San Francisco’s Hotel Bars – Follow-Up to a New York Times Article – James Melendez

I like the New York Times for it’s sundry coverage of everything EXCEPT travel.  I was superbly disappointed when I started to go to places the New York Times was highlighting that didn’t meet my expectations over time.

I am a huge video fan–no surprises there–I initially loved New York Times travel videos–superb editing and production quality.  But superb editing and production quality does not replace sage and wisely selected content.

I thought I would be missing much by not going to places the Times was highlighting.  So hence when I was on a long sojourn to Europe a couple of years ago and  I was inspired by watching NY Times travel videos.  I visited a few places in Berlin and Bologna and other places that were highlighted in their videos.  Berlin is the Houston of Europe at least in square kilometers–expansive and not so easy to see everything in a short period of time–especially that of a tourist.  I thought that the selections by the NY Times were going to be the most optimum places to visit i.e. ‘must visits’.  Instead of being delighted – I scratched my head as the places the Times visited were okay; just okay.

I thought perhaps the NY Times videos might miss a few things in one city’s video–but it kept happening.  I took a long break from NY Times Travel features.

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Recently, I read the article In San Francisco, the Revival of the Hotel Bar and I was intrigued–for me as a San Francisco resident it is easy to get to anyone of the hotel bars so I won’t be investing too much if the recommendations were not good.

Overall San Francisco has a very nice mixology scene–a lot of award winning bartenders are here.  I am fan of Elixir Lounge, Trick Dog, Comstock Saloon, Trou Normand, The Beehive, Bourbon and Branch, ABV and Wild Hawk to name a few.  Most of San Francisco with it’s many tall skyscrapers has a lot of Left-Right Restaurants and Bars–that is–you walk in and there is a left side and there is a right side.  Hotels can offer a larger and more non-traditional space that most of San Francisco can offer.

While I am not a fan of some San Francisco hotel bars like the St. Regis or the Americano.  The St. Regis is just an okay place for a cocktail and so is the Americano–a patio with a ‘stunning’ view of The Embarcadero – truly not that scenic and the drinks offering is just okay.

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My first outing was Ayala at Hotel G. the Castelverano washed gin Martini was something I couldn’t resist.  Since it was Happy Hour I got Baked Oysters Green Garlic Prosciutto Butter not just attractively plated but superbly delightful–Proscuitto butter–why didn’t I think of this?!  A fantastic experience, compelling cocktail.

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The photos in this article were beautiful and sometimes what you see in a picture is not what you get.  Case in point was at the Bar at Hotel Kabuki and the pictured ‘Forget me Not’–while the photo had a drink with flowers; they didn’t have flowers when I visited but it didn’t matter it was quite a nice drink.  The ‘Forget me Not’ is not on the menu so don’t forget to ask for it by name.  This cocktail is an offering of Suntory whisky, lemon juice, butterfly pea tea syrup, and egg white.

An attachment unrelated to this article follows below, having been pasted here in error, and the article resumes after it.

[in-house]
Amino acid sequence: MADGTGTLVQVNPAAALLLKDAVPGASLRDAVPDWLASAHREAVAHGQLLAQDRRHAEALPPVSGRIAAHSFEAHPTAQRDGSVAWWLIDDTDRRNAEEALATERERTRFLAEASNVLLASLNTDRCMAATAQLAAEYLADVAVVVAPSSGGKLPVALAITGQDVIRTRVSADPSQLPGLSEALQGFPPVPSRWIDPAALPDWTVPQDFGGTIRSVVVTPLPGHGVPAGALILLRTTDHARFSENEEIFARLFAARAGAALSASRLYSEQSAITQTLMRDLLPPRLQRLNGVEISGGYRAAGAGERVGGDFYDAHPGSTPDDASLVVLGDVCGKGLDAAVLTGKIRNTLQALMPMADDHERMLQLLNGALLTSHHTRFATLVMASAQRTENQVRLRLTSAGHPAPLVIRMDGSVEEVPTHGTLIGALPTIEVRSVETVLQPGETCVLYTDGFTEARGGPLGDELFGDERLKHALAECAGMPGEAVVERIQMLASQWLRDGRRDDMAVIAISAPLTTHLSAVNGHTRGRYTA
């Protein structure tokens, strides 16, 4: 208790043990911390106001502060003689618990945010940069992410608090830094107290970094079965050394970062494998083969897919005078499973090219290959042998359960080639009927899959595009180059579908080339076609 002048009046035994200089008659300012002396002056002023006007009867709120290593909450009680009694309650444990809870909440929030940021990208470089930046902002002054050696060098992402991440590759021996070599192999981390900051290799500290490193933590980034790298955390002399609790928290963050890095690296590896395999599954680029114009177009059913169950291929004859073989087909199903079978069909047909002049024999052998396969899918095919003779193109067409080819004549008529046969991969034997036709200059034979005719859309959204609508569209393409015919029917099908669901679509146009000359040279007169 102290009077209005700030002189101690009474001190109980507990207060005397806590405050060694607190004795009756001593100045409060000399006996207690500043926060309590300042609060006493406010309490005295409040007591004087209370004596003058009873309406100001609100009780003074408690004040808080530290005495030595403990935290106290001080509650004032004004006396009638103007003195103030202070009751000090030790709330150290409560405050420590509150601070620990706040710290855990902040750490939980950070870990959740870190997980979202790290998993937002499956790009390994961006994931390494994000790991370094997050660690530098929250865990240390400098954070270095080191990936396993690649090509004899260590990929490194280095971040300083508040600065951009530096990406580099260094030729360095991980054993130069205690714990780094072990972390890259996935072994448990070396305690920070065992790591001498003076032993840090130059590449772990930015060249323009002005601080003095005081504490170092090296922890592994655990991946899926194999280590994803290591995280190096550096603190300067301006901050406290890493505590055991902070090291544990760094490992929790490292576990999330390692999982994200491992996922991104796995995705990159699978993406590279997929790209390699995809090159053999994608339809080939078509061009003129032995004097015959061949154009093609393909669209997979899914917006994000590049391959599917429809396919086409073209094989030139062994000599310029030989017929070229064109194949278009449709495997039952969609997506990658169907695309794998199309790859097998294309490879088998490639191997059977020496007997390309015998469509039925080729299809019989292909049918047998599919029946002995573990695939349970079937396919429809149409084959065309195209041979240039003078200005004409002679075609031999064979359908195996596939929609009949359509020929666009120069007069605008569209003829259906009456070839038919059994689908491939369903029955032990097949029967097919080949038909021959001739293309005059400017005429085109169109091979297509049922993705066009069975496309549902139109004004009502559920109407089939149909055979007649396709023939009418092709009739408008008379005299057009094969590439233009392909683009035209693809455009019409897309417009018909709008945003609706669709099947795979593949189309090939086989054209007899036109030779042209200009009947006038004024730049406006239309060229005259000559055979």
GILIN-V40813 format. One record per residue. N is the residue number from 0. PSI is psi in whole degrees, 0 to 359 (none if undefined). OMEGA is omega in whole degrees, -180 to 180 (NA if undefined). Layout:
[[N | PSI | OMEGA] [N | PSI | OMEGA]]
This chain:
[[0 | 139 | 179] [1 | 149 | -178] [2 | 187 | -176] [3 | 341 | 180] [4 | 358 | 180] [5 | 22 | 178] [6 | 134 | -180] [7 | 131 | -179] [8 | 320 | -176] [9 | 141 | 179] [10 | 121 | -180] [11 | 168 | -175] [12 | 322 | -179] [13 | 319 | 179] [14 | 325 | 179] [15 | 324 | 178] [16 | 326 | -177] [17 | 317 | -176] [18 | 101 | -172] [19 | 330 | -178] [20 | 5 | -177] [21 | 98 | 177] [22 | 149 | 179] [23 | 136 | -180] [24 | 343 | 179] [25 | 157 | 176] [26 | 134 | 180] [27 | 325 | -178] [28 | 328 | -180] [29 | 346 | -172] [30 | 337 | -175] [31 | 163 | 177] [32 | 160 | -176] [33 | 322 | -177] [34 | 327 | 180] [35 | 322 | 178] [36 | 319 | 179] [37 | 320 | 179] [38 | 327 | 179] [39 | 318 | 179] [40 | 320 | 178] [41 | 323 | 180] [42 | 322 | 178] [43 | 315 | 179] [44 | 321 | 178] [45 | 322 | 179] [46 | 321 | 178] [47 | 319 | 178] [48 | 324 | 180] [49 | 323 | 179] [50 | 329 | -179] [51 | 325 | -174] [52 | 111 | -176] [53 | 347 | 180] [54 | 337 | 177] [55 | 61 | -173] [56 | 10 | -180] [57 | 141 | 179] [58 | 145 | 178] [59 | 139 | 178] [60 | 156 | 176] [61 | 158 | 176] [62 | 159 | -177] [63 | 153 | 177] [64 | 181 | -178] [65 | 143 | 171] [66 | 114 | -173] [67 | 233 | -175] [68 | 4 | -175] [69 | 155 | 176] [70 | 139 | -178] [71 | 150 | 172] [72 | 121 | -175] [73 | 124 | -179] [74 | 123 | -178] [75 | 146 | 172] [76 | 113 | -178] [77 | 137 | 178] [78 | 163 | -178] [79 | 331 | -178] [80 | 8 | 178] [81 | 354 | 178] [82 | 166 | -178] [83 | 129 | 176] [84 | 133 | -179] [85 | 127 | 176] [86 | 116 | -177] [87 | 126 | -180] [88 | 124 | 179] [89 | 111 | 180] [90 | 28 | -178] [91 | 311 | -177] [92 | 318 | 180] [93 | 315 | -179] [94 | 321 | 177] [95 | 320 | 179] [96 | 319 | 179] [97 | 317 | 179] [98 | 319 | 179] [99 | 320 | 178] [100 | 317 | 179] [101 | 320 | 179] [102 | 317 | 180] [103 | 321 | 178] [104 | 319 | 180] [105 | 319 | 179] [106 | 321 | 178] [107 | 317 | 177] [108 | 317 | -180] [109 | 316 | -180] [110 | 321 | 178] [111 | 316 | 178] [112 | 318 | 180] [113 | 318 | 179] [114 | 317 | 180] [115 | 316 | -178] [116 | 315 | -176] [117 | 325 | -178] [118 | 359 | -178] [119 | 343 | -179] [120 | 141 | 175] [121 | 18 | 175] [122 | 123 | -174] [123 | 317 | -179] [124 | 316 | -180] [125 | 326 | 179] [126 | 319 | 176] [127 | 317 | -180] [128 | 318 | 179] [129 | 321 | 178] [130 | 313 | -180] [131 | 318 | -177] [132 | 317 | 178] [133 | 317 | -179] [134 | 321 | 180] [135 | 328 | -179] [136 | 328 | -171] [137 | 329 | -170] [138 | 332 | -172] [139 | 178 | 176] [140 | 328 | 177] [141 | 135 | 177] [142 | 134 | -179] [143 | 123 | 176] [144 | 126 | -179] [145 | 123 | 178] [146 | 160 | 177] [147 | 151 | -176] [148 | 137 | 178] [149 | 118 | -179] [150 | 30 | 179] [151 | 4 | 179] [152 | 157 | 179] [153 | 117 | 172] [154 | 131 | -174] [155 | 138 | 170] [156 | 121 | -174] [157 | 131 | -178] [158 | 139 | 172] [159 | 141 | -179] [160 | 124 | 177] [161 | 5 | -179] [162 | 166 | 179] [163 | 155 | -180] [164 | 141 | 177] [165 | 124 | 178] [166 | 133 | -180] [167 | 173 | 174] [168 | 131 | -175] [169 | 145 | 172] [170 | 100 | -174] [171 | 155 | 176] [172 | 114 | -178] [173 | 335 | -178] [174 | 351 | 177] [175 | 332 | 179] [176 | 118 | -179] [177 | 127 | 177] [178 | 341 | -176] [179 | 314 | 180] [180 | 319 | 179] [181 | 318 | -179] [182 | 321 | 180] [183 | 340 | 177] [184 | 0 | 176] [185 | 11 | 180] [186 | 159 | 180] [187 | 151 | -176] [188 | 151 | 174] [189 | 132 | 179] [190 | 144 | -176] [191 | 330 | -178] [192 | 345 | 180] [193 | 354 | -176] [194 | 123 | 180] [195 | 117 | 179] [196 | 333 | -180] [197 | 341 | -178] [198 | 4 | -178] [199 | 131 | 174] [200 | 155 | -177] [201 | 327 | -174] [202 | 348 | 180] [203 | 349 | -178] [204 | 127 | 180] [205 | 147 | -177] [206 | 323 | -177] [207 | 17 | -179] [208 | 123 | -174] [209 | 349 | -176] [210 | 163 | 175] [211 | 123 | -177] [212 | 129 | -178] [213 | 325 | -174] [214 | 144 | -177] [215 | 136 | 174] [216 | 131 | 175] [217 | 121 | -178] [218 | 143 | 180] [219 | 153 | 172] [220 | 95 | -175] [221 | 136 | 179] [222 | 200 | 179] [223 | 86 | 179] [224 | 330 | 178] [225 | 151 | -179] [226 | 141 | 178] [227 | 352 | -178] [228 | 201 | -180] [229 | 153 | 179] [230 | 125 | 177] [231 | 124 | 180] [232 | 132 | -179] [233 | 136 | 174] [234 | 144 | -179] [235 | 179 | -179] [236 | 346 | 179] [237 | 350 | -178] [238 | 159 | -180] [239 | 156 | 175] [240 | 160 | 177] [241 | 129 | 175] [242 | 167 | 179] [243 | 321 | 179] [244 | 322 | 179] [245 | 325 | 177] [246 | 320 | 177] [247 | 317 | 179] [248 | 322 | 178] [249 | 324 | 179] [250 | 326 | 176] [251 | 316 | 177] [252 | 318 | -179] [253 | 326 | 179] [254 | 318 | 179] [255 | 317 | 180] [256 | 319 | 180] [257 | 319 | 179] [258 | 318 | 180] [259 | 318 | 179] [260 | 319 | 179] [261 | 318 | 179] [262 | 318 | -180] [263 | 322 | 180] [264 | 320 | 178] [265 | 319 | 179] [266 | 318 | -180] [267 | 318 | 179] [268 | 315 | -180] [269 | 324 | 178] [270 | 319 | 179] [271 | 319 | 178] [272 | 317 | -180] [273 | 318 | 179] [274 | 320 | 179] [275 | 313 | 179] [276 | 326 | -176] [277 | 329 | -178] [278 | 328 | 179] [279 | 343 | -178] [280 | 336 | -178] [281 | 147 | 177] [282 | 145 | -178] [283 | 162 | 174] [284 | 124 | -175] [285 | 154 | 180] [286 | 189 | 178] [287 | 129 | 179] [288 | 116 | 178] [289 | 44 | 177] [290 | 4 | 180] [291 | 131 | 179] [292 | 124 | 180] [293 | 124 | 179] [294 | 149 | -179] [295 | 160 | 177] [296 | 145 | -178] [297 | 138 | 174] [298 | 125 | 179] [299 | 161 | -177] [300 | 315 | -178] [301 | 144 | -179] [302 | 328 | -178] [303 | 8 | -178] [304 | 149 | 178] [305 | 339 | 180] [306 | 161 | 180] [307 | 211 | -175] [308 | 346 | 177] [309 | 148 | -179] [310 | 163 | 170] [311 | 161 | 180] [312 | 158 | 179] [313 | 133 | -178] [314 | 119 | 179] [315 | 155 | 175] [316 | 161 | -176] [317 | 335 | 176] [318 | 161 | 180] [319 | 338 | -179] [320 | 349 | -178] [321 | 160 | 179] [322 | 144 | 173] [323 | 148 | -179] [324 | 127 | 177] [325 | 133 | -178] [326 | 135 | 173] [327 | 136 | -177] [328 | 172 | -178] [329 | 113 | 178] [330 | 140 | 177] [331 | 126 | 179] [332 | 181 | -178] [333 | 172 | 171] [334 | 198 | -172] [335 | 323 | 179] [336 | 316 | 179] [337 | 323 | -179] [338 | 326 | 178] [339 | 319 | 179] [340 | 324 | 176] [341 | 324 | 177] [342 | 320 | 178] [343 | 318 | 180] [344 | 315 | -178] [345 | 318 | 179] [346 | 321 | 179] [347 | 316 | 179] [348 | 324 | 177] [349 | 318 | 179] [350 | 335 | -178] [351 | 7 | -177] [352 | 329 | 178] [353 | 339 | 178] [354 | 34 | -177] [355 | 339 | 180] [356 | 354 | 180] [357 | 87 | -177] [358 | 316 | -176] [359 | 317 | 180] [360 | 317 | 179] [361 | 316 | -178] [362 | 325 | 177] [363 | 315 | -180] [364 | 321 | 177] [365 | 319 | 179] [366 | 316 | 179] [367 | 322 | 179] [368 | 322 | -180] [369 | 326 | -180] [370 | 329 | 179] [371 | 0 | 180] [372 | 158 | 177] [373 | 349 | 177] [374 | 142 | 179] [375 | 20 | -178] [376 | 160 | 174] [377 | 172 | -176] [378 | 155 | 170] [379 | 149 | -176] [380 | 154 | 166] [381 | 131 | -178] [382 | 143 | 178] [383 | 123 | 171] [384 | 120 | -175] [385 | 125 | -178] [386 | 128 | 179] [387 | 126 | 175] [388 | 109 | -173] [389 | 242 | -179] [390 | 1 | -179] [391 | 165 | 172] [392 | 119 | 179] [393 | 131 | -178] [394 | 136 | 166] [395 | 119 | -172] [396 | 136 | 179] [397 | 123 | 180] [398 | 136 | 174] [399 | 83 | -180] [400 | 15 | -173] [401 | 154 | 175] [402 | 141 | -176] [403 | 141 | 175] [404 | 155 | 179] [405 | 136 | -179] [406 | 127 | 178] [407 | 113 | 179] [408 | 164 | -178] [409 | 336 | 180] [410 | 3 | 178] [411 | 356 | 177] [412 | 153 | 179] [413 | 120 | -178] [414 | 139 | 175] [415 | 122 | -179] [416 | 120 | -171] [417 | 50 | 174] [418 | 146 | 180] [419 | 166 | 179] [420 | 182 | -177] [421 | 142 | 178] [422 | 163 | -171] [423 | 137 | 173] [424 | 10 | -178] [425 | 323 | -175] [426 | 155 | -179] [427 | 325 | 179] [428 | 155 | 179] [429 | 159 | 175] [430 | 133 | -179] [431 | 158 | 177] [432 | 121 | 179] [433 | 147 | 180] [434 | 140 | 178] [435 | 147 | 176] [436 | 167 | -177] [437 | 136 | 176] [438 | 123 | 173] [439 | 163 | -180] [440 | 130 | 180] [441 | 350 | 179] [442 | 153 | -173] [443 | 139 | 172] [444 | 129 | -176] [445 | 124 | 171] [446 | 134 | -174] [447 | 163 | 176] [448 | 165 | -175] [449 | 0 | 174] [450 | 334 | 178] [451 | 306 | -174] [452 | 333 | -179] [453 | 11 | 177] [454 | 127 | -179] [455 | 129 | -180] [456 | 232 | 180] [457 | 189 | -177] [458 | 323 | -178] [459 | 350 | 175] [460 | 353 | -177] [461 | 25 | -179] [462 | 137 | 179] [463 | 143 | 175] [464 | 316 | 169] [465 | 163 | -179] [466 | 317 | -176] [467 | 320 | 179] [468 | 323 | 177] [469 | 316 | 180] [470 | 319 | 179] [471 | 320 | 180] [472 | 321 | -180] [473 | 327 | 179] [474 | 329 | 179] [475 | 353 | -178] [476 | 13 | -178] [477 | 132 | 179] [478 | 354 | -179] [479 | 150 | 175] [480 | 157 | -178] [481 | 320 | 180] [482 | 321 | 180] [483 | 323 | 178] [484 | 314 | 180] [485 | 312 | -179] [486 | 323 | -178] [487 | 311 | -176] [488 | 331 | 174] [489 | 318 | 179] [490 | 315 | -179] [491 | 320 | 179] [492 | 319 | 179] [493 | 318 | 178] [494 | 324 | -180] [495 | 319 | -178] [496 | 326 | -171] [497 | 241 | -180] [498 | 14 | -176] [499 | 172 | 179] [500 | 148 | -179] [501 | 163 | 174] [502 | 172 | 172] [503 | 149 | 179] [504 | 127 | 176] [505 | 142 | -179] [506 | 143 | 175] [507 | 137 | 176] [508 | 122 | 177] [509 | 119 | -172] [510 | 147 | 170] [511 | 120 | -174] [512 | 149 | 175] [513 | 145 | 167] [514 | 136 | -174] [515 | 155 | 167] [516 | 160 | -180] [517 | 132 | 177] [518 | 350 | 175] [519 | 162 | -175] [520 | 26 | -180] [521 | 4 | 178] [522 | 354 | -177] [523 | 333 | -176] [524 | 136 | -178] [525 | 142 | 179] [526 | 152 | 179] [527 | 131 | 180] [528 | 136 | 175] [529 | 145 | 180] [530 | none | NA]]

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And lastly, I visited the Hotel Bijou’s Gibson.  The picture in the upper left is their version of a Bijou–no Chartreuse–this legendary cocktail originally concocted by Harry Johnson, author and bartender of New and Improved Bartender’s Manual.  This drink was popular during Prohibition and soon disappeared after the end of this period.  This wonderful cocktail is gin, Saffron, Cardamom, dandelion, orange oil and sweet vermouth.  I love Saffron and Cardamom and there was no other choice to make.  I did want to try another signature drink–their Clear Bloody Mary–what clear?!  Yes, tomato water from Early Girl tomatoes.   Gibson’s interior is a very nice 70s inspired design Tom Ford meets Halston.

Overall, I was pleasantly surprised by my experience–comfortable hotel bars, fantastic service in a town where friendliness is not always plentiful, excellent mixology, food offerings and nothing was passable but excellent choices.  While most San Franciscan’s would prefer a ‘neighbourhood’ bar these selections would certainly meet most residents expectation for a very nice experience.  I think most residents stay away but there no reason to.  Enjoy!

Santé,

James

James the Wine Guy

Demystifying Wine…One Bottle at a Time from all wine regions around the world.

Products in this review are courtesy of each producer.

© 2019 James Melendez / James the Wine Guy— All Rights Reserved – for my original Content, drawings, art work, graphs, photographs, logo, brand name, rating, rating, taxonomy, graphic and award and designs of James the Wine Guy.  James the Wine Guy is also on Facebook, Twitter and most major social medias.

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Posted in Mixed Drinks, Mixology, San Francisco | Leave a comment

July 2019 Wine Reviews – James Melendez

These are wines and beers that I tasted in July – I prefer to publish in the middle of the month but it was a busier than usual hence the last day of the month.

Peter Zemmer Alto Adige/Südtirol Pinot Grigio 2018

 

 

 

 

Nose of Lemon peel, white stone fruit, flowers and seashells.  Palate of yellow stone fruit, dried citrus, oyster shell and beeswax